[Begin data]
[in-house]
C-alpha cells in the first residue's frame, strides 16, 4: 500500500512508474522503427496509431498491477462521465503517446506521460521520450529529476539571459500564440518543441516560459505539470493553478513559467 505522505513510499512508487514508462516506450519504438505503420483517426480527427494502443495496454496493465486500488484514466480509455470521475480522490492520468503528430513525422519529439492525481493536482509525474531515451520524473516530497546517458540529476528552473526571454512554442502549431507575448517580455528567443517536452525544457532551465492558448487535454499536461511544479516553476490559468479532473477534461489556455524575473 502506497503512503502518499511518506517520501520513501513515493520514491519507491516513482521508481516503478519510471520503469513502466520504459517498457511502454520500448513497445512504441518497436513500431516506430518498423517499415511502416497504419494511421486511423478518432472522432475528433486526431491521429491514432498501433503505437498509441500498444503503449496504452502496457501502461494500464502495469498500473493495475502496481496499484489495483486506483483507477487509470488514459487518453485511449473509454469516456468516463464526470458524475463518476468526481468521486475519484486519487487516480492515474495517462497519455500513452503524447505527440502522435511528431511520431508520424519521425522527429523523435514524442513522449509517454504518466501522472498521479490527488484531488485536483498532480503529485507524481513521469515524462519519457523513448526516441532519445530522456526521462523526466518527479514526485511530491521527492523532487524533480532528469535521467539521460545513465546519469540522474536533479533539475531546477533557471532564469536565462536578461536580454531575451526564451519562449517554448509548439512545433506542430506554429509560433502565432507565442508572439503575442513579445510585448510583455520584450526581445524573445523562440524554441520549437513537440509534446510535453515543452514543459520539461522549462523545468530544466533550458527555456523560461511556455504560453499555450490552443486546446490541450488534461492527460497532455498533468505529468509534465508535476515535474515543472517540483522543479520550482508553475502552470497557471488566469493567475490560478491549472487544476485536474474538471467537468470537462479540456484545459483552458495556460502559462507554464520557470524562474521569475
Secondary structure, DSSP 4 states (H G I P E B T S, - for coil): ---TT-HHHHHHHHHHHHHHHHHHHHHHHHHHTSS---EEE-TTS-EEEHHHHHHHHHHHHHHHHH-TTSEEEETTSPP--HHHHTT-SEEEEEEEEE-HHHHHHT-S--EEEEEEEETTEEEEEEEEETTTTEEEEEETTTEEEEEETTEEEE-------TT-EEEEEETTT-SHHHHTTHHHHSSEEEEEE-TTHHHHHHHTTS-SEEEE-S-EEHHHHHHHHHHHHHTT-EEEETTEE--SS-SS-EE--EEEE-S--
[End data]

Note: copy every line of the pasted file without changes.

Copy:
[in-house]
C-alpha cells in the first residue's frame, strides 16, 4: 500500500512508474522503427496509431498491477462521465503517446506521460521520450529529476539571459500564440518543441516560459505539470493553478513559467 505522505513510499512508487514508462516506450519504438505503420483517426480527427494502443495496454496493465486500488484514466480509455470521475480522490492520468503528430513525422519529439492525481493536482509525474531515451520524473516530497546517458540529476528552473526571454512554442502549431507575448517580455528567443517536452525544457532551465492558448487535454499536461511544479516553476490559468479532473477534461489556455524575473 502506497503512503502518499511518506517520501520513501513515493520514491519507491516513482521508481516503478519510471520503469513502466520504459517498457511502454520500448513497445512504441518497436513500431516506430518498423517499415511502416497504419494511421486511423478518432472522432475528433486526431491521429491514432498501433503505437498509441500498444503503449496504452502496457501502461494500464502495469498500473493495475502496481496499484489495483486506483483507477487509470488514459487518453485511449473509454469516456468516463464526470458524475463518476468526481468521486475519484486519487487516480492515474495517462497519455500513452503524447505527440502522435511528431511520431508520424519521425522527429523523435514524442513522449509517454504518466501522472498521479490527488484531488485536483498532480503529485507524481513521469515524462519519457523513448526516441532519445530522456526521462523526466518527479514526485511530491521527492523532487524533480532528469535521467539521460545513465546519469540522474536533479533539475531546477533557471532564469536565462536578461536580454531575451526564451519562449517554448509548439512545433506542430506554429509560433502565432507565442508572439503575442513579445510585448510583455520584450526581445524573445523562440524554441520549437513537440509534446510535453515543452514543459520539461522549462523545468530544466533550458527555456523560461511556455504560453499555450490552443486546446490541450488534461492527460497532455498533468505529468509534465508535476515535474515543472517540483522543479520550482508553475502552470497557471488566469493567475490560478491549472487544476485536474474538471467537468470537462479540456484545459483552458495556460502559462507554464520557470524562474521569475
Secondary structure, DSSP 4 states (H G I P E B T S, - for coil): ---TT-HHHHHHHHHHHHHHHHHHHHHHHHHHTSS---EEE-TTS-EEEHHHHHHHHHHHHHHHHH-TTSEEEETTSPP--HHHHTT-SEEEEEEEEE-HHHHHHT-S--EEEEEEEETTEEEEEEEEETTTTEEEEEETTTEEEEEETTEEEE-------TT-EEEEEETTT-SHHHHTTHHHHSSEEEEEE-TTHHHHHHHTTS-SEEEE-S-EEHHHHHHHHHHHHHTT-EEEETTEE--SS-SS-EE--EEEE-S--